Over the past couple of months, India Inc. has seen a spurt in employee downsizing, loosely termed as layoff. The impact is felt more prominently in the start-up sector where, in the face of reduced funding, there has been a significant cutback in the number of employees. The downsizing is done in a bid to save costs associated with employee expenses and to increase business profits.
However, India is still largely an employee friendly jurisdiction, with various legislations protecting the rights of employees. Termination of employment is strictly regulated under robust and complex labour laws. Therefore, to ensure a smooth exit of employees with minimum risk of future litigation, it is important to not only understand the laws surrounding termination of employment in India, but also the strategic avenues available to effect a downsizing.
By way of a general background, employees in India can primarily be divided into two categories, namely: (i) ‘workmen’ as defined under the Industrial Disputes Act, 1947 (“IDA”); and (ii) rest of the employees, generically referred to as non-workmen.
Usually it is assumed that only blue-collar employees, typically working on factory floors, are regarded as workmen. However, whether an employee is a workman or not has to be ascertained through multi-factor tests, such as the nature of duties, designation and reporting structure. The reason this distinction is of utmost importance is because, ordinarily, workmen are afforded a greater degree of legal protection and benefits under Indian labour laws. Particularly, the employment of workmen cannot be terminated other than in accordance with the provisions of the IDA. The IDA requires at least a month’s notice of termination (or pay in lieu thereof) to be issued to the workmen, together with the payment of a severance compensation (termed as ‘retrenchment compensation’). Employers are also required to submit an intimation of such retrenchment to the appropriate government.
The legal framework is more complicated for factories, mines and plantations which employ more than a prescribed number of workmen, typically ranging between 100 and 300 workmen across various states. Such units are required to obtain prior permission of the appropriate government before effecting a termination of employment of workmen. While the IDA is a central legislation with pan India application, various states have felt the need to amend it and the same must also be considered.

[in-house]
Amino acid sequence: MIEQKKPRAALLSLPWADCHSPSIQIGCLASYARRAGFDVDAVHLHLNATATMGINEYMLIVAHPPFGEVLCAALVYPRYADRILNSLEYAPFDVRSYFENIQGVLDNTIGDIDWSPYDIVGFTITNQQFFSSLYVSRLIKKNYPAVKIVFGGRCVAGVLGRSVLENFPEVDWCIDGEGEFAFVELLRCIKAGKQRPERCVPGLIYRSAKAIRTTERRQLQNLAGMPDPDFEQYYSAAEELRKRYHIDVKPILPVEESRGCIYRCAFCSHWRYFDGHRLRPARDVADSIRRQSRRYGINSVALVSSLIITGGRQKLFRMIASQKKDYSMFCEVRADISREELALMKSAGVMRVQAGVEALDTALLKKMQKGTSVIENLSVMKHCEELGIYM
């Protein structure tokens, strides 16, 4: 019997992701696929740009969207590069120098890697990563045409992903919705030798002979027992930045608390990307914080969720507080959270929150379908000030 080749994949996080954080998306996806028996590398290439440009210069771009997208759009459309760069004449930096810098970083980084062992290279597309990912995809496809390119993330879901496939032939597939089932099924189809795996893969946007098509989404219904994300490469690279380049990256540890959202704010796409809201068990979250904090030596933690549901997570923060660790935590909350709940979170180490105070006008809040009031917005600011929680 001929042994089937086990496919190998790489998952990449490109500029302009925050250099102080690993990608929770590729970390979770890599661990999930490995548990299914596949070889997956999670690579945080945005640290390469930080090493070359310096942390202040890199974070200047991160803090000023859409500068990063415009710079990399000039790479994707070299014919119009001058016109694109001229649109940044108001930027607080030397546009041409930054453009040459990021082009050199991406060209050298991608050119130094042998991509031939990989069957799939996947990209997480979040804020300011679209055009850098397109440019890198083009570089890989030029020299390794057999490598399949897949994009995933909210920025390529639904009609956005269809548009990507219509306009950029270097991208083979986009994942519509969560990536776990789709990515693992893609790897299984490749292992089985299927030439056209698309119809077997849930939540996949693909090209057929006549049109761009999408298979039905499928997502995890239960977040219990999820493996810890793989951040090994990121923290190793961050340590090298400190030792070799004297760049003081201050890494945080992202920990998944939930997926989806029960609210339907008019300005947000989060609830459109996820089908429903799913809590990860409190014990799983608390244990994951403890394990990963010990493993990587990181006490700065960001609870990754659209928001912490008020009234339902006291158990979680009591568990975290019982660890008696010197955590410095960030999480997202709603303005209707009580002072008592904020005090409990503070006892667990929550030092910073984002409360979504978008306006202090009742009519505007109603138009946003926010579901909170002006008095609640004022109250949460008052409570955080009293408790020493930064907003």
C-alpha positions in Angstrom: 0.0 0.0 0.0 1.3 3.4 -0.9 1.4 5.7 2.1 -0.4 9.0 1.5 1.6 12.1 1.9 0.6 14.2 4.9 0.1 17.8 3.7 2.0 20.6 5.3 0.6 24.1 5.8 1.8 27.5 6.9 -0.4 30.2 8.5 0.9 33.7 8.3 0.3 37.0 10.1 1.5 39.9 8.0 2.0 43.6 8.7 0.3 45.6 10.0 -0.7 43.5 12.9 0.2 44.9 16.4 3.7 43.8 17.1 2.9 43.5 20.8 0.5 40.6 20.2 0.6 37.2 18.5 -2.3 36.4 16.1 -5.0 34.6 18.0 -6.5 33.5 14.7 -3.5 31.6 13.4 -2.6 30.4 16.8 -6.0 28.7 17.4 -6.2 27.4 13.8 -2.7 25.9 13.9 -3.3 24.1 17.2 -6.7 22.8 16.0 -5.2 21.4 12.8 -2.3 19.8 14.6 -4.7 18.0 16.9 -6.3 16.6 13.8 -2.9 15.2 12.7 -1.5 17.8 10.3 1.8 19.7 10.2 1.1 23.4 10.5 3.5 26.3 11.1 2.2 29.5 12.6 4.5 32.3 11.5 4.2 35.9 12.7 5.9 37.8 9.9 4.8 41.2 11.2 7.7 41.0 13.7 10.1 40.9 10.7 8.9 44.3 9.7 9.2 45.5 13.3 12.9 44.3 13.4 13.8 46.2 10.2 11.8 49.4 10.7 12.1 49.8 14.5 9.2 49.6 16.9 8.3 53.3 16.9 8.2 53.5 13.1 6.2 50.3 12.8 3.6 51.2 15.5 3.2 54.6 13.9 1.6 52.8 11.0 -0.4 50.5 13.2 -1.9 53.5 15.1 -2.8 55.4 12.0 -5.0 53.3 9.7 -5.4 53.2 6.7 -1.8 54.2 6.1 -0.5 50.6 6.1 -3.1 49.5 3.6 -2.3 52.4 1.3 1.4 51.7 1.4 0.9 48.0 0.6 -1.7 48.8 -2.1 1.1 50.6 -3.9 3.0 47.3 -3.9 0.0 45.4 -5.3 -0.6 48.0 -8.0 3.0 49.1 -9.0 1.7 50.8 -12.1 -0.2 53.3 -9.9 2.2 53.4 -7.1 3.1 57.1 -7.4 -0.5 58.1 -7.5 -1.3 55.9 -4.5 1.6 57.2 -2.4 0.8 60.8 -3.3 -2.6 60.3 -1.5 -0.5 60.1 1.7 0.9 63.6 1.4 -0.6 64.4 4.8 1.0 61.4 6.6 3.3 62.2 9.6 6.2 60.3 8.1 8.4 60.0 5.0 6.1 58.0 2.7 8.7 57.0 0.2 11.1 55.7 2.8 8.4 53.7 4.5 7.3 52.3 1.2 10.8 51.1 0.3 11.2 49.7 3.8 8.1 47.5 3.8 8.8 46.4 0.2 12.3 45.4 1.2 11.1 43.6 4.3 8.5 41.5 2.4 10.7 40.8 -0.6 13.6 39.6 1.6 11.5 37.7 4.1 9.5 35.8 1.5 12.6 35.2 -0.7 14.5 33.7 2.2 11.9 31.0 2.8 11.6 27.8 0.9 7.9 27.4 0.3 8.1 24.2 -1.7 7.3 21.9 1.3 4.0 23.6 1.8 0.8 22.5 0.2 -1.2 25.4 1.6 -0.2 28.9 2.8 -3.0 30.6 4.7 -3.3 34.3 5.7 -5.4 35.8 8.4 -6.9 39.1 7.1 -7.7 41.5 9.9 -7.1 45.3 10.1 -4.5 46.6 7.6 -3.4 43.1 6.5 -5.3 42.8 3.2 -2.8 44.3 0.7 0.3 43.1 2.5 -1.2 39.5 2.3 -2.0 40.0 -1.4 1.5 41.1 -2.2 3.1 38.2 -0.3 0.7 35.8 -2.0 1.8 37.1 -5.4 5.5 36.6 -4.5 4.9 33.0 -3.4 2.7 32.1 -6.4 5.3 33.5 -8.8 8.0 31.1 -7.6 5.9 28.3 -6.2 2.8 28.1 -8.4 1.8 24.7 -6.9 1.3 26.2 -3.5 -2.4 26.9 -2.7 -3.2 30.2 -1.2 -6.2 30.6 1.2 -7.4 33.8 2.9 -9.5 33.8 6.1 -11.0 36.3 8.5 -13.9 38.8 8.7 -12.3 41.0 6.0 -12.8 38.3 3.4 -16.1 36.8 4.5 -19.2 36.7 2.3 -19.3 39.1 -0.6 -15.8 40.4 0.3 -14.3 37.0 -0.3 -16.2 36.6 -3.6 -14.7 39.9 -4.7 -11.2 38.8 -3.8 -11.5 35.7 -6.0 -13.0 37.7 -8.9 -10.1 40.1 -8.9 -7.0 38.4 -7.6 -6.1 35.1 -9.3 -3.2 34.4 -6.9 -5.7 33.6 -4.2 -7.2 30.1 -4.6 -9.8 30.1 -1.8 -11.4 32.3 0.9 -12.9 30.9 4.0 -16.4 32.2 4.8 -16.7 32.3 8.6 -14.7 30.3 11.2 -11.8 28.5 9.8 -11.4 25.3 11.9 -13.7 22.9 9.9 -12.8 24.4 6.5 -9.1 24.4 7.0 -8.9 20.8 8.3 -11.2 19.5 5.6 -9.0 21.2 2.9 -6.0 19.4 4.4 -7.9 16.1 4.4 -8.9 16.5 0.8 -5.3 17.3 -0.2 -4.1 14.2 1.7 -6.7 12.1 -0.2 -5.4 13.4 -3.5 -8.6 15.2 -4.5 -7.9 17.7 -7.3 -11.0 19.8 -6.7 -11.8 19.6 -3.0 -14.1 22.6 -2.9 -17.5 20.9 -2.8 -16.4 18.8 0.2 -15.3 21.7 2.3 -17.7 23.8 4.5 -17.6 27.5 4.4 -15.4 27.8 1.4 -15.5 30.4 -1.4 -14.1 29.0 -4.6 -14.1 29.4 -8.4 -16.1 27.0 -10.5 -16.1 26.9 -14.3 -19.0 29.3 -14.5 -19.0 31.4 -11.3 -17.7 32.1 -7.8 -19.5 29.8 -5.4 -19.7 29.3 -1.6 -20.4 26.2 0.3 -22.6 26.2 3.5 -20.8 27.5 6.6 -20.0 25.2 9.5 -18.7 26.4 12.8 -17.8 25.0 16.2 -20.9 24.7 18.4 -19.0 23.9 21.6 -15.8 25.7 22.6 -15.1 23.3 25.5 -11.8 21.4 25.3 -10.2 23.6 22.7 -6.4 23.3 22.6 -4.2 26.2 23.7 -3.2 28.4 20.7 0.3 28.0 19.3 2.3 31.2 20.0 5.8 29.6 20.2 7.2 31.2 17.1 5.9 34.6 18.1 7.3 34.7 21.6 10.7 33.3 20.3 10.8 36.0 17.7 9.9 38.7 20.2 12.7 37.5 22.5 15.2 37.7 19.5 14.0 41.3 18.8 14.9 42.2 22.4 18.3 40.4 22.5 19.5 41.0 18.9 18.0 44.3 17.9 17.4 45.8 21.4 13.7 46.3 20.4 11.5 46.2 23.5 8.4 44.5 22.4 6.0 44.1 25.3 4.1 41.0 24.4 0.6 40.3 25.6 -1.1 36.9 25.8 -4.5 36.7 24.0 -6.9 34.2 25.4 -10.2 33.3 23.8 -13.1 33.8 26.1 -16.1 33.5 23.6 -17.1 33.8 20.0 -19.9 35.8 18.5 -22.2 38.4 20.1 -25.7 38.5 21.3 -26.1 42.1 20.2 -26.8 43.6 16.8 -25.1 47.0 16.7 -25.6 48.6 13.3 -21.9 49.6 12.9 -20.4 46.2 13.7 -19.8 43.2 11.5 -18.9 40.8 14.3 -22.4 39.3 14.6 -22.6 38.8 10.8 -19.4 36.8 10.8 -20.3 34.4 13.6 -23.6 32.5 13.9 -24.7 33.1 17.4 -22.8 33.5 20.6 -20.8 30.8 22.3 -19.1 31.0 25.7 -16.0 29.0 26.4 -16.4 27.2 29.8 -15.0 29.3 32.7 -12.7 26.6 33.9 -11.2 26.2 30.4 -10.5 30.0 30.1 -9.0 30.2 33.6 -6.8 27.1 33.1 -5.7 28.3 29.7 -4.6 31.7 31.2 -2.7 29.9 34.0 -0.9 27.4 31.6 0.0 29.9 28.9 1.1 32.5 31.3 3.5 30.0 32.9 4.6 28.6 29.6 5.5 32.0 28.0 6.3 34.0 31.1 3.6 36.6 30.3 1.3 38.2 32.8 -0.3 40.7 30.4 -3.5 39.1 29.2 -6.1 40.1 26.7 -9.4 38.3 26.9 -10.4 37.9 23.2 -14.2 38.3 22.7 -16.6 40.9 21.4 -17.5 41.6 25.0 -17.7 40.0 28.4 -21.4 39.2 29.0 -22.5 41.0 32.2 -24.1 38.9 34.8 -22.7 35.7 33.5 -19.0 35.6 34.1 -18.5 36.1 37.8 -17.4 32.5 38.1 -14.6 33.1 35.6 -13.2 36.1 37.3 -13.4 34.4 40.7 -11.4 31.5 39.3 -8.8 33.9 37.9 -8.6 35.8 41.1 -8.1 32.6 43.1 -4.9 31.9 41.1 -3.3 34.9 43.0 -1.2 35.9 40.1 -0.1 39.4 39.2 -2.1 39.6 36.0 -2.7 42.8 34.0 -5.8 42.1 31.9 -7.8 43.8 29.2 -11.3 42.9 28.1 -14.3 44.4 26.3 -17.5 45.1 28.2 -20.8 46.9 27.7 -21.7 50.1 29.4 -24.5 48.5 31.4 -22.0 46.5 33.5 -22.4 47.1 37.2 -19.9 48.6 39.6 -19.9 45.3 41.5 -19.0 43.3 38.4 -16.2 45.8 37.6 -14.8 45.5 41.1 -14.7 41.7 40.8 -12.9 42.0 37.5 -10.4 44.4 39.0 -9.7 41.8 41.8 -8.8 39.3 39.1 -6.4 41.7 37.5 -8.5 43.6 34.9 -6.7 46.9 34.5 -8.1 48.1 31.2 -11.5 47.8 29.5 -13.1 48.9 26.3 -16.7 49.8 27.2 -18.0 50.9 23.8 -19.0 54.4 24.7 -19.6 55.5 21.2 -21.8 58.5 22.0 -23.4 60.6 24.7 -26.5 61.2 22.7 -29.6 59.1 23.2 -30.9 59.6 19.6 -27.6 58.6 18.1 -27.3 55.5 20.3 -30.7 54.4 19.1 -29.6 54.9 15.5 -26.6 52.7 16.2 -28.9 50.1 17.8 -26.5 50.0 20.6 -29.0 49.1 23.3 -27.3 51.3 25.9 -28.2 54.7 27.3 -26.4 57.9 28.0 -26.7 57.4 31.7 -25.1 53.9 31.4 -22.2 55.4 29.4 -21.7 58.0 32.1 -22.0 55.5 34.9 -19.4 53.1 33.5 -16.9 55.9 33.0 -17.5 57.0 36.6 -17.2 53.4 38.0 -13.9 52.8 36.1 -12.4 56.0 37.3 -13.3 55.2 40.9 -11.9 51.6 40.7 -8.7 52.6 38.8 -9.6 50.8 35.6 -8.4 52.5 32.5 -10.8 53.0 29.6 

As compared to workmen, non-workmen are primarily regulated under their employment contracts and internal policies, subject to the state-specific Shops and Establishments Acts (“S&E Acts”), if applicable. However, it is important to note that since the S&E Acts also apply to workmen, the employer will be additionally required to comply with the termination-related provisions contained therein. An employee eligible to seek protection under both the IDA and the local S&E Act can enforce his rights under either of the two statutes. The S&E Acts typically require one month’s prior notice (or pay in lieu thereof) for termination to be issued. However, some states also require for a ‘reasonable reason’ to be cited in order to effect a valid termination of employment, while others also require notice/intimation to be provided to labour authorities and payment of severance compensation to employees. Certain S&E Acts, however, exempt, inter alia, management and/or supervisory employees from their purview. Termination of such category of employees will be governed solely by their employment contracts and the internal policies of the company.